Science 8% for education

There is an abundance of science that proves the critical role of education in development. But there is no specification of the required percentage of GDP to prepare new generations. This decision is governed by politics, not science, because the imperative to adapt to diverse national realities requires it.

Countries with large GDPs will need a much smaller proportion of their output to invest more money per student. Ireland It allocates only 3.2% of GDP to education, but it is about five times larger than GDP. So, they spend $8,823 per year per student and we spend $4,997.

The difference is that Ireland, being a comparable country in terms of population, is much wealthier, but there is no science to explain why that is. 3.2% And nothing more. If the Irish invested 8% of GDP on education, they would likely encourage waste, but average spending per student in OECD countries is $10,102 per year, also on average 4.9% of GDP. Total.

Why does Ireland, as one of the richest countries on the planet, not average out to the other members of the exclusive club? The answer lies not in science, but in the definition of public policy. The Irish discuss this as much as we do, drawing comparisons with more generous spending countries, but no one has thought to develop a scientific theory to explain the differences. A meter is a meter here or in Ireland, but 8% of GDP represents completely different things.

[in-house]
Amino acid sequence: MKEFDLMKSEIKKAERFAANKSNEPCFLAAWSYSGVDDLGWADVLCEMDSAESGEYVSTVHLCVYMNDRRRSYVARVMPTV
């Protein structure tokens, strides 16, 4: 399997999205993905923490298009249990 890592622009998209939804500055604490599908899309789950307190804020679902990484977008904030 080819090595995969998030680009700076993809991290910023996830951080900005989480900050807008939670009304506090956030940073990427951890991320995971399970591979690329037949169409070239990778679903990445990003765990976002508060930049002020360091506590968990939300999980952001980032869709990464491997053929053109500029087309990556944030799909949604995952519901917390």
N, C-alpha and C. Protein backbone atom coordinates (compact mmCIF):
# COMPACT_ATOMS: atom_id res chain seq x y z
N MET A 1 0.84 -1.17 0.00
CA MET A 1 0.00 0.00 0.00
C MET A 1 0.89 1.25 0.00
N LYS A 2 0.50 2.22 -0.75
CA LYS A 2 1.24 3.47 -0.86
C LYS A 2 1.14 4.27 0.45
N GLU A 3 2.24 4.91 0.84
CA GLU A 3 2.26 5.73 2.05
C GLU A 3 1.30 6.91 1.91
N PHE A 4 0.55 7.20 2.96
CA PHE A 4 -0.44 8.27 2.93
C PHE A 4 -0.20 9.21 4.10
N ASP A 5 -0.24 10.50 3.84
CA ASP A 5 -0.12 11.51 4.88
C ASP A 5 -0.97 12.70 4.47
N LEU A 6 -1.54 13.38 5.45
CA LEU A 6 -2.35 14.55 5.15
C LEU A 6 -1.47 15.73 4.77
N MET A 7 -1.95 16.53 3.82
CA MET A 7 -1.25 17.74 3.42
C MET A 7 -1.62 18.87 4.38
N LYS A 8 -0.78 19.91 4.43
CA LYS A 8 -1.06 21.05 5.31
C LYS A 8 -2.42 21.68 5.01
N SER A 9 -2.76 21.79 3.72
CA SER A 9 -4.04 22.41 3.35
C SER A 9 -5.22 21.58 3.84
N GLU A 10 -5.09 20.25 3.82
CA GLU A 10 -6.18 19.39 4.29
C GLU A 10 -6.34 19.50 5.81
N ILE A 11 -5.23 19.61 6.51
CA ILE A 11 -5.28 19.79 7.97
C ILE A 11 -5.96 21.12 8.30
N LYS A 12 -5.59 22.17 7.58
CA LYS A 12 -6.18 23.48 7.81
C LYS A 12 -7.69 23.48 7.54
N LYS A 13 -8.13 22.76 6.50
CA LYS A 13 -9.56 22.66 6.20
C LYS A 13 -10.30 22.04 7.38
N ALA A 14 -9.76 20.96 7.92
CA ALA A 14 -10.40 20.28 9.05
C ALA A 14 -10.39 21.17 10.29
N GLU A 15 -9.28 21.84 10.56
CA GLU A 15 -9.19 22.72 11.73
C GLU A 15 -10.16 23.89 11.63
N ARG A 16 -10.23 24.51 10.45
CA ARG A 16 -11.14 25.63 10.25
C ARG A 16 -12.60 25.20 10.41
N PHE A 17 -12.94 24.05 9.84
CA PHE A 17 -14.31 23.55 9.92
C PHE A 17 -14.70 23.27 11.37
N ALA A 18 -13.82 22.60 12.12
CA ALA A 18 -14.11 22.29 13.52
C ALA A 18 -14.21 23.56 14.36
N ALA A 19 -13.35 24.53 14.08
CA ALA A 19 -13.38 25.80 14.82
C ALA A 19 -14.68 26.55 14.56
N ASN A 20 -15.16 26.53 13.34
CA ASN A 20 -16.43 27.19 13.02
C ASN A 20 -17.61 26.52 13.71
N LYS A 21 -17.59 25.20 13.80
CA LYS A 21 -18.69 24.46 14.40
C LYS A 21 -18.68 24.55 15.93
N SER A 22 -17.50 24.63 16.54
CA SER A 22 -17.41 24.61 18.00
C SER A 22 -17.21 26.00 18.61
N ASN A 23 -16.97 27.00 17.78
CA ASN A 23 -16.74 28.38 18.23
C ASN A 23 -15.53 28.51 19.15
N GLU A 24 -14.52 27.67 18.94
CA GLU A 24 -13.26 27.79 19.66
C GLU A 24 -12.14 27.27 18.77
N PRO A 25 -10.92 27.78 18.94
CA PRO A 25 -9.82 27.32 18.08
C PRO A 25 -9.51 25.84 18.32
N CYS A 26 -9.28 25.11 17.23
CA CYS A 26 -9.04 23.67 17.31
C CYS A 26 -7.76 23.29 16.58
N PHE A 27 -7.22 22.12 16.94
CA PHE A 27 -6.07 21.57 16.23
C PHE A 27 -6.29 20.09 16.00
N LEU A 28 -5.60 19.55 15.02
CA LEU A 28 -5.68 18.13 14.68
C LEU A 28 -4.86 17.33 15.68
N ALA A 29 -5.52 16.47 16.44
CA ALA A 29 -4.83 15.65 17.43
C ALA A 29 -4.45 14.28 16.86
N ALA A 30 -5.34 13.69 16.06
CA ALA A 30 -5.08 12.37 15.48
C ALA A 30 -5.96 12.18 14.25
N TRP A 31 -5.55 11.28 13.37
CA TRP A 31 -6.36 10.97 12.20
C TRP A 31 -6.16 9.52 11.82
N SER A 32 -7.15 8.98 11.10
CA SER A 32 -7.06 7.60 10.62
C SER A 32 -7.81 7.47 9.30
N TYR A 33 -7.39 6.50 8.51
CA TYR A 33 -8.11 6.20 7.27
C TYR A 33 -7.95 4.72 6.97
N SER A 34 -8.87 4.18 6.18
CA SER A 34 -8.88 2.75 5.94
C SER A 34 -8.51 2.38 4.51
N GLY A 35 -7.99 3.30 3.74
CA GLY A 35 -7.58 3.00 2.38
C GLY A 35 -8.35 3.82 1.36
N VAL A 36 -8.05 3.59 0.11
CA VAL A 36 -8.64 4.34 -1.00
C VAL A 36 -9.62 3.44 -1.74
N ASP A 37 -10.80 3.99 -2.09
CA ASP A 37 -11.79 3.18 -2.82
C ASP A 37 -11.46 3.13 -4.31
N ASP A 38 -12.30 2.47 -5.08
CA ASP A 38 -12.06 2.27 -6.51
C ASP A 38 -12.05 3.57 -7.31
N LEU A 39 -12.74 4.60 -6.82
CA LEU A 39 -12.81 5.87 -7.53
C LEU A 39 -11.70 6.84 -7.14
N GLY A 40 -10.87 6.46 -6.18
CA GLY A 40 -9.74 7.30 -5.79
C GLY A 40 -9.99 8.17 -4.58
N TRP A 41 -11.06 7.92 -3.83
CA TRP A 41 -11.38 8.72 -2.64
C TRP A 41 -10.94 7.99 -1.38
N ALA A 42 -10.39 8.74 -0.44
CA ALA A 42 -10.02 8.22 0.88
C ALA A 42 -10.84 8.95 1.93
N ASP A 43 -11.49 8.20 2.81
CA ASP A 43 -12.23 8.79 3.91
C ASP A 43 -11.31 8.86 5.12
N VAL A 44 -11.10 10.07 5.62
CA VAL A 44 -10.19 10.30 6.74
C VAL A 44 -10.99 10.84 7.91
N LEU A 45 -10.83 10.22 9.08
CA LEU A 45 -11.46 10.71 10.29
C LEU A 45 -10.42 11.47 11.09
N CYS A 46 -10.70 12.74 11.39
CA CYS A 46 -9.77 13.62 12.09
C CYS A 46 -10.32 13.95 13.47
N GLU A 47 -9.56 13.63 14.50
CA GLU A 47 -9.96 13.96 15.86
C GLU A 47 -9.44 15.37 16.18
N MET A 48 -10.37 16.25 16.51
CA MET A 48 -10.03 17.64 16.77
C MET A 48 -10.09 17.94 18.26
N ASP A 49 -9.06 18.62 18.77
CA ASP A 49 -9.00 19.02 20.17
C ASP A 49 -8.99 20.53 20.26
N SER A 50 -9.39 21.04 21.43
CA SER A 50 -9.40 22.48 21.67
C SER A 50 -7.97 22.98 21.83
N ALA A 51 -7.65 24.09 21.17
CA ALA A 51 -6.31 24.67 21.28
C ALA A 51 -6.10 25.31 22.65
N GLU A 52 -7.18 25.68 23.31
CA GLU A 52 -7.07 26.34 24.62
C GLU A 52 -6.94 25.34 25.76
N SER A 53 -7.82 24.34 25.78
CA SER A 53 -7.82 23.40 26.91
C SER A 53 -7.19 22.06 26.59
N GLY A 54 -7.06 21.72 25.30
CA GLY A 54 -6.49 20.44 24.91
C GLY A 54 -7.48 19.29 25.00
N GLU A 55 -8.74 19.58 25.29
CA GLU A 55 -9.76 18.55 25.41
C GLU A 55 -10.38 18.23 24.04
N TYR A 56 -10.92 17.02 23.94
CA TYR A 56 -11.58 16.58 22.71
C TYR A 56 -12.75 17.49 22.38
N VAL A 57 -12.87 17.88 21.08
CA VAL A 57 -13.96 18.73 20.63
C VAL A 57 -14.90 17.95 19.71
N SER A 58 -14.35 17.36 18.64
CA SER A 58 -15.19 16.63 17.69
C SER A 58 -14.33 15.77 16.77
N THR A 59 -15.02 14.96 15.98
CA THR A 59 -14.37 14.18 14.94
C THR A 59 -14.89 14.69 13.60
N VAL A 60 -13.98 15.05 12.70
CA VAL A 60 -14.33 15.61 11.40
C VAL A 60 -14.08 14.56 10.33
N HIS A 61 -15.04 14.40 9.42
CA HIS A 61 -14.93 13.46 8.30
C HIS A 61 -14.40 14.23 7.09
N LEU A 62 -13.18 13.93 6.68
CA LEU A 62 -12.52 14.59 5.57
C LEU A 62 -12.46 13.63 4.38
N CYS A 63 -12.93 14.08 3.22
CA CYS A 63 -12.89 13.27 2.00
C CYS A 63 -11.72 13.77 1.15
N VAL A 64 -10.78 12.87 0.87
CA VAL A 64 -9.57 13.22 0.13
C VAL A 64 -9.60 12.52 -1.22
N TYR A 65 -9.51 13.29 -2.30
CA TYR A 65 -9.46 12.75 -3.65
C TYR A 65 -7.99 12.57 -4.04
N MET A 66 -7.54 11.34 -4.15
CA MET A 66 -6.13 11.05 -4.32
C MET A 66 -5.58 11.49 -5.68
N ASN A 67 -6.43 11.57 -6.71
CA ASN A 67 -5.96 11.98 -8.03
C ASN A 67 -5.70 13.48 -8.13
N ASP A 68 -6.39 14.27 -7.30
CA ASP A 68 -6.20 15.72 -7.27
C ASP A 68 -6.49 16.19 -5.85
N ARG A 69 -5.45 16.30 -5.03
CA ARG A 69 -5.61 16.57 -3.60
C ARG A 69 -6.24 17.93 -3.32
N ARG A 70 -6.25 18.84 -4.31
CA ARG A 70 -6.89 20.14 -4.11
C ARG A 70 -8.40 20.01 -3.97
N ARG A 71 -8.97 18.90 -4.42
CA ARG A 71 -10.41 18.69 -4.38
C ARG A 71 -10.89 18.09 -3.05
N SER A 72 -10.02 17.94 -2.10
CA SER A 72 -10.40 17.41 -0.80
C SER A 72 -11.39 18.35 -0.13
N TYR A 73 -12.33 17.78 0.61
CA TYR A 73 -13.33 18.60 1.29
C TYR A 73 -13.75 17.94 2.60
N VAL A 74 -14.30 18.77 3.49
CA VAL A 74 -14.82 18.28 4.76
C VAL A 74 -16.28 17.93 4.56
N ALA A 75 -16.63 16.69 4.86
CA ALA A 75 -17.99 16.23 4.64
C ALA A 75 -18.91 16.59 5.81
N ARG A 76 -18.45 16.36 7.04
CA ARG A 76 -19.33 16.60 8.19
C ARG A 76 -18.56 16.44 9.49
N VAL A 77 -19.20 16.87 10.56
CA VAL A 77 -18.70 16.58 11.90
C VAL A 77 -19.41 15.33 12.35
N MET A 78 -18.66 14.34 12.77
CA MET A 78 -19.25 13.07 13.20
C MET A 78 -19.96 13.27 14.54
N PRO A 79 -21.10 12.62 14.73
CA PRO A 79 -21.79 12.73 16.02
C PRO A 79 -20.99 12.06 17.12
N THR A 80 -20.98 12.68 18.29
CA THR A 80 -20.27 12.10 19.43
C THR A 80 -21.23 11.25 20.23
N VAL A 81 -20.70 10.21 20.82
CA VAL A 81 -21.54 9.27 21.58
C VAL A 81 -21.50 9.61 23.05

The Constitution of Costa Rica stipulates that 8% of GDP be invested in education because the promoters of the text considered this necessary and possible. This mandate was never implemented, and financial difficulties in recent years have reduced it to an aspiration. We can debate whether this is a valid ambition, but its scientific basis is lacking, nor is its basis for reductions in scholarships and student transfer programs, for example.

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However, science can tell us about the health impact of public investment in education policy and the consequences of cuts such as those mentioned. Both effects can be measured, and thus we find a scientific justification for the expense, not an exact determination of its amount. That is why it is troubling to hear those responsible for setting educational policy question the scientific basis for constitutional standards. The same question applies to any ministry budget, current, past or future. The question only leads to severing ties and causing us to drift.

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Armando González is the general editor of Grupo Nación and director of La Nación.

Myrtle Frost

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